NATO Secretary General Jens Stoltenberg announced this week that NATO will expand its presence in the Mediterranean in order to stem the tide of Syrian refugees flowing from Turkey into Europe. Ankara has objected, feeling the alliance’s resources could be put to better use elsewhere.
Turkish officials argue that NATO’s limited resources should instead be directed towards combatting ‘Russian aggression’ in a bid to hamstring the alliance’s efforts to prevent human smuggling in the Aegean Sea from Turkey to Greece.
There are currently over six million refugees of the Syrian Civil War, with 2.75 million seeking shelter in neighboring Turkey. The country has become the single largest host nation of migrants fleeing the horrors of war and the threat of enslavement at the hands of Daesh extremists.
In addition to the large initial intake of refugees, Ankara also offered to shelter an additional one million refugees currently residing in Europe in exchange for approximately $7.3 billion. The deal also included concessions that would provide Turkish citizens with visa-free travel within Europe’s Schengen Zone and expedite the country’s European Union membership.
That deal has wavered in recent weeks following the Turkish government’s crackdown on both the media and dissent, including advancing a constitutional amendment that will allow Turkish President Recep Tayyip Erdogan to prosecute all opposition lawmakers from the Kurdish HDP Party under the country’s anti-terrorism laws.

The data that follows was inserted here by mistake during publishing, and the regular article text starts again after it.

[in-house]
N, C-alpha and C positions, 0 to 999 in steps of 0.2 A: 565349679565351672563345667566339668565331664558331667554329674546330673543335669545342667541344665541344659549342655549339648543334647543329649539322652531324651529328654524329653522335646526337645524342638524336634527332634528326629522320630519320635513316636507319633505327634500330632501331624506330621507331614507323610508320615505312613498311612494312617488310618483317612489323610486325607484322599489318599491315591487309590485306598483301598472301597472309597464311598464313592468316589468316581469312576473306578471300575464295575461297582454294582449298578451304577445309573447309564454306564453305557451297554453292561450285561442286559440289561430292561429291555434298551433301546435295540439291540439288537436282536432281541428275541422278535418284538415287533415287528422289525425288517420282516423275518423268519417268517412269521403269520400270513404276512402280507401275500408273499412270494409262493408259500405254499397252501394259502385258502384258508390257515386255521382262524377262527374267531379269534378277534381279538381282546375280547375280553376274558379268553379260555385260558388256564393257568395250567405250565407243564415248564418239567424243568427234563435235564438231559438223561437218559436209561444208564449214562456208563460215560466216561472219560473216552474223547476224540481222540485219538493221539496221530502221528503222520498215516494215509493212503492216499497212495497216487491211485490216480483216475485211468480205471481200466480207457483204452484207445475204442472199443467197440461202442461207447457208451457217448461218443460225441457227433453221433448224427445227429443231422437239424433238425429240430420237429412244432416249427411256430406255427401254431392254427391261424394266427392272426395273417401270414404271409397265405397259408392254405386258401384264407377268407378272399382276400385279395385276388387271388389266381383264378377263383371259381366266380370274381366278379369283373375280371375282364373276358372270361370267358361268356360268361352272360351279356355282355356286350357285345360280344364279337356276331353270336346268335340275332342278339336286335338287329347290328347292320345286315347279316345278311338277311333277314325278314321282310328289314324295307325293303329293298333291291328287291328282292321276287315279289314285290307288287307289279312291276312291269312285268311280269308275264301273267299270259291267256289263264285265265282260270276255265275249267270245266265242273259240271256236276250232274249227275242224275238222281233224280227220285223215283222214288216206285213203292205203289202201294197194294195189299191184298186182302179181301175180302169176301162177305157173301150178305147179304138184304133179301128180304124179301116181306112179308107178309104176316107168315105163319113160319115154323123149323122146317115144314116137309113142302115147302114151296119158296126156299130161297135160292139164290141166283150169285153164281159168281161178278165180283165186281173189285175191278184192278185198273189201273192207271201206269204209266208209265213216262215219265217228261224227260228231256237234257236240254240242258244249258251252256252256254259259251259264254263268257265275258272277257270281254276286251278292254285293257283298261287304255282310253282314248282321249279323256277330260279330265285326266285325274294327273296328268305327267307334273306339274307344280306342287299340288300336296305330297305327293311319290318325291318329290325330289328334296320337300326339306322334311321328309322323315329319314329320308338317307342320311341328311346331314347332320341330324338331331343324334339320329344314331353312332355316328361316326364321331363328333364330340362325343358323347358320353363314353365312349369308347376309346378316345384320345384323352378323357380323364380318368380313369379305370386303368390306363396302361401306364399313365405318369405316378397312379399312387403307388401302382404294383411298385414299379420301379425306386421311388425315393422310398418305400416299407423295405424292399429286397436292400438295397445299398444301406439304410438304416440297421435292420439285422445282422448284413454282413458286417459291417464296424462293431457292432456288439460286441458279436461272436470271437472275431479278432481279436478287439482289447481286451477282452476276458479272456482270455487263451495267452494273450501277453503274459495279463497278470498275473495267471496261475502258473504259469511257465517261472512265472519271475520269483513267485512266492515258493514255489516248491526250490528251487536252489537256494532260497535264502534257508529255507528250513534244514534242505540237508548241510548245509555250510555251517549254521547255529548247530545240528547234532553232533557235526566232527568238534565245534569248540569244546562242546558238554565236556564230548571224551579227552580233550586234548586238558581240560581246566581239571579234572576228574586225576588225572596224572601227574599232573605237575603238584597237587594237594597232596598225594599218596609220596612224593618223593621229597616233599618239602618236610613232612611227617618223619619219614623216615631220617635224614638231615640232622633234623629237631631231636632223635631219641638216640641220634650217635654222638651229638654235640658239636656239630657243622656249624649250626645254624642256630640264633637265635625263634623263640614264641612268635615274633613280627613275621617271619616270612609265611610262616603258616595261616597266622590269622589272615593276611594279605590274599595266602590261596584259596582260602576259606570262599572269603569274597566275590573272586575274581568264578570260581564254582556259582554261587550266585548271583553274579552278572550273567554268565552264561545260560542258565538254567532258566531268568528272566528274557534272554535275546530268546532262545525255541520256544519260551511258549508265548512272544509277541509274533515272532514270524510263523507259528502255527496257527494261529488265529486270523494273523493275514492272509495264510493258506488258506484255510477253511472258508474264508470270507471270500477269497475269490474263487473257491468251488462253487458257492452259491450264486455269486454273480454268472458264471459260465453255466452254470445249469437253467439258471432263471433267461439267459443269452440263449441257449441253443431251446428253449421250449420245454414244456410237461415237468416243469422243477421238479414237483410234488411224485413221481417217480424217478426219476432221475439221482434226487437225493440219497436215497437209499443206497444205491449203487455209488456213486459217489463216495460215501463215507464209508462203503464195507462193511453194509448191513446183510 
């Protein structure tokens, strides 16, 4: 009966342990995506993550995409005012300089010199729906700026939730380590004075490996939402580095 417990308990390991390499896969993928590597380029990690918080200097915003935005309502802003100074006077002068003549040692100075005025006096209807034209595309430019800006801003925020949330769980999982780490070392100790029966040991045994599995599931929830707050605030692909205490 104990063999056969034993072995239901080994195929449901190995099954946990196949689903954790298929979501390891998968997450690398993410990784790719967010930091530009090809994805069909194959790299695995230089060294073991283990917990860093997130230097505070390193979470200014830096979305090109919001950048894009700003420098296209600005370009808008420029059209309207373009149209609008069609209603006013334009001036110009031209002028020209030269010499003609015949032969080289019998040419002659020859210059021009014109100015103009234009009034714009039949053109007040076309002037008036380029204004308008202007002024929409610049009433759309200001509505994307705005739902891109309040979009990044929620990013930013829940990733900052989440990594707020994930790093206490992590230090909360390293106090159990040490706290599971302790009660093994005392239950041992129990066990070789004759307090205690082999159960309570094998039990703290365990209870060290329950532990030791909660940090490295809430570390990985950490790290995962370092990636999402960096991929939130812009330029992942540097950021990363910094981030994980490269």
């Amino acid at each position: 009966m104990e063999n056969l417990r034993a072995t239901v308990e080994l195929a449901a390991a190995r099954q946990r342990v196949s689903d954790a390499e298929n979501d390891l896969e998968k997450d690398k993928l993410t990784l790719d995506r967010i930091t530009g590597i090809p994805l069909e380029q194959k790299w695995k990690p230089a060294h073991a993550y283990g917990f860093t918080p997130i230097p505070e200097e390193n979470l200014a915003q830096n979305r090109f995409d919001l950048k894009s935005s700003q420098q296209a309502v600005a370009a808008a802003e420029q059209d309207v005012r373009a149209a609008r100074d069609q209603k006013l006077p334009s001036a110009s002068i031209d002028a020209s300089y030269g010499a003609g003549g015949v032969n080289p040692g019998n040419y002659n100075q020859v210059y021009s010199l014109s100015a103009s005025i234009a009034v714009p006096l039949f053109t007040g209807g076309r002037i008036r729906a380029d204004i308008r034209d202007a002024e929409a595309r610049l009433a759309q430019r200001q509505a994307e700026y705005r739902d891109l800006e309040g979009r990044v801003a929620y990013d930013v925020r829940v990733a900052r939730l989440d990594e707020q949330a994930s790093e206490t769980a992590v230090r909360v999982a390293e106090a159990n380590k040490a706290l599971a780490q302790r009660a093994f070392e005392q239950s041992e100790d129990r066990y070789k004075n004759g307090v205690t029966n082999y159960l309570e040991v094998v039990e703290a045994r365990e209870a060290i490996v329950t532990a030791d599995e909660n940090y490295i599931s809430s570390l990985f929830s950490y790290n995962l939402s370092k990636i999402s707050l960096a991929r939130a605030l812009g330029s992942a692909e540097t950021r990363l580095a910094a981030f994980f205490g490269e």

This move toward totalitarianism follows Turkey’s aggressive decision to shoot down a Russian warplane. The Erdogan government has also faced accusations of being engaged in illegal arms and oil trade with Daesh militants, stoking the flames of war.
British Prime Minister David Cameron suggested that Turkey may not be ready for inclusion in the European Union, and the EU has soured on the idea of offering visa-free travel to Turkish citizens. Erdogan responded by threatening to unleash a new wave of migrants onto Europe’s mainland.
Now the military alliance of 28 nations is looking to strip Ankara of their greatest bargaining chip by blockading migrant sea smuggling from Turkey.
Additionally, Erdogan’s regime has been forced to endure the US arming of Kurdish YPG forces in the struggle against Daesh extremists in Syria. Ankara has repeatedly denounced Washington’s policy of cooperation with the YPG, labelling the group a terrorist organization and calling the organization an offshoot of the PKK.
The move by US and European officials to push Turkey aside may soon result in fracturing the alliance and, at minimum, looks to undermine the effectiveness of the organization’s efforts in Syria and abroad.